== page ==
Online advertisers team up on privacy principles
Self-regulation to head off Phorm backlash
Advertisers and agencies in the US have promised to create a code of practice to allay fears about increasingly intrusive forms of online advertising. Four major advertising trade associations said that they will work together on self-regulation.
The American Association of Advertising Agencies (AAAA), the Association of National Advertisers (ANA), the Direct Marketing Association (DMA), and the Interactive Advertising Bureau (IAB) have said that they will work together to create self-regulatory principles for behavioural advertising.
Behavioural advertising is that which responds to someone's online activities, as measured by monitoring systems. Privacy activists have raised concerns about increasingly sophisticated monitoring of users' activities, some of which monitor all activity at the ISP level, rather than at an individual web page level.
US consumer regulator the Federal Trade Commission (FTC) published the results of an investigation into behavioural advertising a year ago. It said that it did not think government regulation was necessary yet, but that the industry should self-regulate.
The group of advertising industry associations has said that it will base its principles on those identified by the FTC.
The FTC said that "every web site where data is collected for behavioral advertising should provide a clear, consumer-friendly, and prominent statement that data is being collected to provide ads targeted to the consumer and give consumers the ability to choose whether or not to have their information collected for such purpose".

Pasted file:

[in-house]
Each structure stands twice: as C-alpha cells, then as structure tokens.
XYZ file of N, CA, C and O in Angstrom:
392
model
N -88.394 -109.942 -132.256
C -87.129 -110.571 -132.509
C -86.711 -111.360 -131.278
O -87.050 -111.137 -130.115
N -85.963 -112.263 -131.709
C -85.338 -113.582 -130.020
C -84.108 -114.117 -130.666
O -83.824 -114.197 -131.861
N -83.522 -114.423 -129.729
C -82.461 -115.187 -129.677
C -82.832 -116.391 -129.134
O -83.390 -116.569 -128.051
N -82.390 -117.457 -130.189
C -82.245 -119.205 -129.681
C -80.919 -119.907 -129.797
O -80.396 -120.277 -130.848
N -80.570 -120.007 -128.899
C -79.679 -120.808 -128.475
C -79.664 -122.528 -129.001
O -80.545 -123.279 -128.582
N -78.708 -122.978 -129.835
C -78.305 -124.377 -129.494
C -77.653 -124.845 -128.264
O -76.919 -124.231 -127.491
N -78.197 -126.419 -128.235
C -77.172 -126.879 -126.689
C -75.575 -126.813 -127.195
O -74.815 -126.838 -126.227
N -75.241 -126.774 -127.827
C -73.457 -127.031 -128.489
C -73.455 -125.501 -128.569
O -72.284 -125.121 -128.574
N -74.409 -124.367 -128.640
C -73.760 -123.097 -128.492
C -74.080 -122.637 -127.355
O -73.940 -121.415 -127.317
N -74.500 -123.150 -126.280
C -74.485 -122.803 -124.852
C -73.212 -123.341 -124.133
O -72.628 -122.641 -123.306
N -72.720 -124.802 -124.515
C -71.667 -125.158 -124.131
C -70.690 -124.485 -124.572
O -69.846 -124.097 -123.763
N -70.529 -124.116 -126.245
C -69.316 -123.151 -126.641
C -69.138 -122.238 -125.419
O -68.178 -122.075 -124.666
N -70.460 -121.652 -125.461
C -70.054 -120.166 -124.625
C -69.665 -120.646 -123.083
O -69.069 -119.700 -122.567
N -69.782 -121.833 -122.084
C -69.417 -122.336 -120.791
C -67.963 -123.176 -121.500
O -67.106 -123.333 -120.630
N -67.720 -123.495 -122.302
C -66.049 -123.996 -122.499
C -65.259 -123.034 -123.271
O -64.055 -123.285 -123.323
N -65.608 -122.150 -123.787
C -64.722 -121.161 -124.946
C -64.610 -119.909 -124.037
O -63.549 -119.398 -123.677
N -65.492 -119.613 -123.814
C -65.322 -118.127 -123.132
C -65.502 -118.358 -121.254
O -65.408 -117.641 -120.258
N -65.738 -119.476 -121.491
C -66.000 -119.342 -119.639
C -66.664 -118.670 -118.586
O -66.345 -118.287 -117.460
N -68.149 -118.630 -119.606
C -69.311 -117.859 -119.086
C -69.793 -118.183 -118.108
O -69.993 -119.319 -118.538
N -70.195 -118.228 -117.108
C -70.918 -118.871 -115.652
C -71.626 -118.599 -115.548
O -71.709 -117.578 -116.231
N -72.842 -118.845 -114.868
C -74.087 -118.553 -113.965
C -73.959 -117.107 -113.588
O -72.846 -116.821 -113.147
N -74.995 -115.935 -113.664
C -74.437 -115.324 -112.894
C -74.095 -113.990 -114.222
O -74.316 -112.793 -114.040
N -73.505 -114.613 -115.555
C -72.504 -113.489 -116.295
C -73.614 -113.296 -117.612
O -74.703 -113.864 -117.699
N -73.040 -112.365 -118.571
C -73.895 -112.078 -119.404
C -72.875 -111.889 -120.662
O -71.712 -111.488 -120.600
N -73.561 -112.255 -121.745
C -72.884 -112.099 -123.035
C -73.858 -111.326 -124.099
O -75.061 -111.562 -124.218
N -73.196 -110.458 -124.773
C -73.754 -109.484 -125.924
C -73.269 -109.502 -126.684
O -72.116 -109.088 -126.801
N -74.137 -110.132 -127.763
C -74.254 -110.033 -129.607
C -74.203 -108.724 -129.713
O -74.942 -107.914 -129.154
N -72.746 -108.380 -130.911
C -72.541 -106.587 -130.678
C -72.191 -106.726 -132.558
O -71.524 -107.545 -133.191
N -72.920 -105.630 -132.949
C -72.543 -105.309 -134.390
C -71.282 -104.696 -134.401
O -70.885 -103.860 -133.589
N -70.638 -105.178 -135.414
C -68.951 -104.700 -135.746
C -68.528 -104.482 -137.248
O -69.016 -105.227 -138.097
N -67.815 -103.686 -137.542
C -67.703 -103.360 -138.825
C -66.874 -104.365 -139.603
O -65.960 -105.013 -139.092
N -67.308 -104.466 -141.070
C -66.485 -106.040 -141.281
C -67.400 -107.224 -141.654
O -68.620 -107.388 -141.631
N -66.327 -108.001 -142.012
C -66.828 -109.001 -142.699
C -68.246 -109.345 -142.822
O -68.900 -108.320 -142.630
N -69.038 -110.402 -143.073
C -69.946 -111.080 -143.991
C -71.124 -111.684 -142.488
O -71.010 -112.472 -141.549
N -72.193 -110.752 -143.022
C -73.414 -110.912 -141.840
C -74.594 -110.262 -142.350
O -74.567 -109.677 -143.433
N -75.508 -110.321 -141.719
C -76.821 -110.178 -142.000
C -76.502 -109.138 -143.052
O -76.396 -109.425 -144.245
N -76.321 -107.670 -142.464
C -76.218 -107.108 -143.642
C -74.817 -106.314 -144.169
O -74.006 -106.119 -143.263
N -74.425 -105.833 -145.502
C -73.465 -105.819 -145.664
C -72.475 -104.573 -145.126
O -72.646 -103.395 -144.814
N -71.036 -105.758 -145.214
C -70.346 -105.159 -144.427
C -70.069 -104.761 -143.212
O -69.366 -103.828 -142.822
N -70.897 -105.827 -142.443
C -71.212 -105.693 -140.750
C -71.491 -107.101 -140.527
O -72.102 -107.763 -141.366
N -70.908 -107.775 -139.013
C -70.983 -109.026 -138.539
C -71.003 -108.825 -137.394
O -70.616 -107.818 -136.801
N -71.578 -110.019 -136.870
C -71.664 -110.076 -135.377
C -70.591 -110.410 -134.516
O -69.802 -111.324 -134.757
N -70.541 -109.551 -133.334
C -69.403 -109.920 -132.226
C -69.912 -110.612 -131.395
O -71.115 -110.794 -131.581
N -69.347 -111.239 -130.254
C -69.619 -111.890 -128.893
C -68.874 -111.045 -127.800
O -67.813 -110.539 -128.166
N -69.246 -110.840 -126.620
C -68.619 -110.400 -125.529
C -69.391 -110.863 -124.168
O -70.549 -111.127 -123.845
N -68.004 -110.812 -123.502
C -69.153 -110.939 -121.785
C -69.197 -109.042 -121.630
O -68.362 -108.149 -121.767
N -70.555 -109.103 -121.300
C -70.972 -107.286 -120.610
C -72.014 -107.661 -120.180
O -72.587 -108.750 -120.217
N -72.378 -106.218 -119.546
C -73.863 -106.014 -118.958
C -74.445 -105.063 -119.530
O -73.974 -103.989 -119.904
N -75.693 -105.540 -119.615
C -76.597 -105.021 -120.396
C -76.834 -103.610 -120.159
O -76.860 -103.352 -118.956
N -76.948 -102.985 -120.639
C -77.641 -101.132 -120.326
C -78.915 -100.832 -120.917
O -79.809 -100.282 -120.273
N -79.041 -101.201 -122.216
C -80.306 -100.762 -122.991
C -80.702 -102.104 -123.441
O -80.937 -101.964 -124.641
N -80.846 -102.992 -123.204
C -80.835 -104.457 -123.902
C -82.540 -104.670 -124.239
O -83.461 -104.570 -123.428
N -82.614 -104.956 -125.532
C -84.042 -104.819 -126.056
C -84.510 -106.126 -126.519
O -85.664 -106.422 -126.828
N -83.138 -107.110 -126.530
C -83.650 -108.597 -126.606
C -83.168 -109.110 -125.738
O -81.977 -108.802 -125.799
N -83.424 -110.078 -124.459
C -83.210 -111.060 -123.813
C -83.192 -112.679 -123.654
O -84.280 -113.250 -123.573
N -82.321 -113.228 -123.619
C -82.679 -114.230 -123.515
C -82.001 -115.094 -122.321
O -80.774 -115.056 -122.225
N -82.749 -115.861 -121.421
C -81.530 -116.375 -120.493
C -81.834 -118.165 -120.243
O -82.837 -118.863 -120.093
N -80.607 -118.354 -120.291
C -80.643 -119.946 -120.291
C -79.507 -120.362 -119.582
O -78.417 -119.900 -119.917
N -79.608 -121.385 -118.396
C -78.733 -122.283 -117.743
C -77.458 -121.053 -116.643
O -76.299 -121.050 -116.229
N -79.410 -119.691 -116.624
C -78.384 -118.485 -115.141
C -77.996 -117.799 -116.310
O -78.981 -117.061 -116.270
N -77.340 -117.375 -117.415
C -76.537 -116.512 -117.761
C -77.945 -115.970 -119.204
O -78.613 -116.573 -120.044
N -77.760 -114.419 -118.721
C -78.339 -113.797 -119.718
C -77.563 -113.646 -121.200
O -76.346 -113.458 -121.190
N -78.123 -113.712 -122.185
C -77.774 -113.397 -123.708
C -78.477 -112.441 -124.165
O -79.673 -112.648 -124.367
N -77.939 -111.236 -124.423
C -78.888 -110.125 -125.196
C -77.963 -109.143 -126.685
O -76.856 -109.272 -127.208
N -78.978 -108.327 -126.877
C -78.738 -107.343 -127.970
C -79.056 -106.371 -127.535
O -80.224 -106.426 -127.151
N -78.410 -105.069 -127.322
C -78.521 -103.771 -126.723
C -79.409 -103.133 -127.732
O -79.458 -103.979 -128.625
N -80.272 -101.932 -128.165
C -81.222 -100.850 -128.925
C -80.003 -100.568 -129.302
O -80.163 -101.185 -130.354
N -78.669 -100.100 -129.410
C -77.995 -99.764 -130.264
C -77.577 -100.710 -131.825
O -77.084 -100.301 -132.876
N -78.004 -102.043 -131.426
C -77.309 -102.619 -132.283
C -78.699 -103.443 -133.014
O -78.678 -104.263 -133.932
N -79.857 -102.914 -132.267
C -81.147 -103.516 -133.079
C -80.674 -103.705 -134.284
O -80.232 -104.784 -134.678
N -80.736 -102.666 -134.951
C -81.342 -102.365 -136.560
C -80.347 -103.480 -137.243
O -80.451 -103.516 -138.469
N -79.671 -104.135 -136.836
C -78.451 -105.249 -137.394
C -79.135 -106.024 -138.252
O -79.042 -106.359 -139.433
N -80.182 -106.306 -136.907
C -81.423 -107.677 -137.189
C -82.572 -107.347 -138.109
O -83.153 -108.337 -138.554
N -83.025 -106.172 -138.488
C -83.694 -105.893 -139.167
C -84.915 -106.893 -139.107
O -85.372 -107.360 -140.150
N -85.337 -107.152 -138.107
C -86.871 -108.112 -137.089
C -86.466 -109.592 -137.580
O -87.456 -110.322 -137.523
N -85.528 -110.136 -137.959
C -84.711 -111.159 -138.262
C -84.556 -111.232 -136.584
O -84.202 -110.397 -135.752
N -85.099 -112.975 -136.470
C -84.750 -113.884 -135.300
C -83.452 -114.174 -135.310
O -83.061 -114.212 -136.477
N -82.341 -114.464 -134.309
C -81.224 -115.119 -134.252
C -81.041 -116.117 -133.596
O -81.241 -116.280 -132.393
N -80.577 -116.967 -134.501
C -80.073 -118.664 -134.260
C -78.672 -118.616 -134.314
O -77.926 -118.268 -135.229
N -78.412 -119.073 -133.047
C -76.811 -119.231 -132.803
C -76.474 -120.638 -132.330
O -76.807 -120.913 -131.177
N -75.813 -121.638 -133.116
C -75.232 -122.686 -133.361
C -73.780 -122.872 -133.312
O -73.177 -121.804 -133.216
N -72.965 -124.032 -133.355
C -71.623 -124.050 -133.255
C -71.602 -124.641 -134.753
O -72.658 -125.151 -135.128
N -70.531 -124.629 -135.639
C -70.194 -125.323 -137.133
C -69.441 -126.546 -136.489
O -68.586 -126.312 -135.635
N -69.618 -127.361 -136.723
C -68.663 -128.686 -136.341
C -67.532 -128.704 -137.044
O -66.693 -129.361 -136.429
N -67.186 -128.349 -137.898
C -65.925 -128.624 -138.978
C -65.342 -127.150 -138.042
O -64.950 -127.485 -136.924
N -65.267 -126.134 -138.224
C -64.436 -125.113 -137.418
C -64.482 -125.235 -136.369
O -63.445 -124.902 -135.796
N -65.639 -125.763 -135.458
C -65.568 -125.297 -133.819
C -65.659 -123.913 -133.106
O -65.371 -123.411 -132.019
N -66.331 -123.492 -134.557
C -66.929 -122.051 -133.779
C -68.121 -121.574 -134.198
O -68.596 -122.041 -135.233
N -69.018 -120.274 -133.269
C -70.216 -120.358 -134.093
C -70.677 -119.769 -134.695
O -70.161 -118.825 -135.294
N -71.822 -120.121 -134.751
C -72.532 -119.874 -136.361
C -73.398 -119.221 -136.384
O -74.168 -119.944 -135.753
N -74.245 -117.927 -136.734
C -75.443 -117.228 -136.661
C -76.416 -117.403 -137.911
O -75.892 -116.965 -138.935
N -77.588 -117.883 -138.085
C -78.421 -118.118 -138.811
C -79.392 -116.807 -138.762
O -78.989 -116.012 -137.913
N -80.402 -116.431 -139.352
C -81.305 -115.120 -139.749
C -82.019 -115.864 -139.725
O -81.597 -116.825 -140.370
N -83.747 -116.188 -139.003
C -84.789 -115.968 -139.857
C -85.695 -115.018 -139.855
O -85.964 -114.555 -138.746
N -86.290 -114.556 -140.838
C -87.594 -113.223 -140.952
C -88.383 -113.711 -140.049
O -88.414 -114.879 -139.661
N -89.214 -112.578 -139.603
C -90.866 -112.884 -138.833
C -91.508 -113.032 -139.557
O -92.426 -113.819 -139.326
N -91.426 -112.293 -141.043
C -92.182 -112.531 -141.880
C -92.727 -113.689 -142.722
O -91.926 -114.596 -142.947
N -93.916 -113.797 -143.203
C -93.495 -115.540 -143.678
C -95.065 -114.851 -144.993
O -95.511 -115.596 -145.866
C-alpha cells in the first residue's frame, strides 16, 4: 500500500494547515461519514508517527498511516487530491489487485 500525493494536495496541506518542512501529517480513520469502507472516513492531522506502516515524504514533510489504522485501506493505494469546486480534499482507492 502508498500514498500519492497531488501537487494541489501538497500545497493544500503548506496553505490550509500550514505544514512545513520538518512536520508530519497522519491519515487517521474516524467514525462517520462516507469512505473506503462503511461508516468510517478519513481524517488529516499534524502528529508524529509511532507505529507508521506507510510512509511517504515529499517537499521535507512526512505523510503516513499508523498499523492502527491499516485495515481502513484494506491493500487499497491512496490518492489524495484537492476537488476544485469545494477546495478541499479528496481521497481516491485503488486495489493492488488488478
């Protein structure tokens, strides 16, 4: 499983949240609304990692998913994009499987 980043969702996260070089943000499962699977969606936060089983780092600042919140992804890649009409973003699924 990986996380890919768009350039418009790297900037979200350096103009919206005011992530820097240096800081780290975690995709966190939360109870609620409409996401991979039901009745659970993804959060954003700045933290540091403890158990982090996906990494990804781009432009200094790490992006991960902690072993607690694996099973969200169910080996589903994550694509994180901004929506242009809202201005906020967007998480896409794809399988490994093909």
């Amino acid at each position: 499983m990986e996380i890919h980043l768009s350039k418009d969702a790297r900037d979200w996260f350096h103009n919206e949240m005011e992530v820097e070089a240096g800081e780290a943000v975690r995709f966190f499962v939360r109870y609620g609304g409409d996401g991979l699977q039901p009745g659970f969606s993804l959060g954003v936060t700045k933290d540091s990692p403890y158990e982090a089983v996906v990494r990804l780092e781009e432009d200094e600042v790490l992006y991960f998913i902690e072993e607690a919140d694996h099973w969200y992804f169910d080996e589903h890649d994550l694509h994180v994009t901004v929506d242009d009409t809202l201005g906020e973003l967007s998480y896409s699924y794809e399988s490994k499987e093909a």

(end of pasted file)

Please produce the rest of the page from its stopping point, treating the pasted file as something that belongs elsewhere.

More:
It also said that companies that collect information should provide security for it and should only retain it for as long as is necessary to fulfill its purpose. It also said that sensitive data, such as medical information, should only be collected with specific permission from users.
"It is our responsibility as marketers to ensure the web surfing public’s privacy interests remain protected," said ANA chief executive Bob Liodice. "Strong and comprehensive self-regulation strikes a balance that both protects the public interest and allows marketers to provide relevant advertising, which is particularly critical during this period of economic downturn."
"Effective self-regulation of interactive advertising will help ensure that our industry can continue to evolve and innovate, offering consumers what they want when they want it," said Randall Rothenberg, chief executive of the IAB. "The value of online advertising to consumers and businesses cannot be understated, particularly in these challenging economic times. We want to be certain that we demonstrate the value exchange to the public that comes from online advertising."
Advertising technology companies NebuAd in the US and Phorm in the UK have promoted technologies which allow advertising to be based on all of a user's internet traffic by using data gathered from users' internet service providers (ISPs).
Privacy activists have said that the use of such technologies risks violating users' rights to privacy.
The FTC said in its report, though, that behavioural advertising is important because it allows companies to provide consumers with free content, but warned that consumers must be informed of its use.
"Behavioural advertising provides benefits to consumers in the form of free content... [but] this practice is largely invisible and unknown to consumers," the FTC said in a statement.
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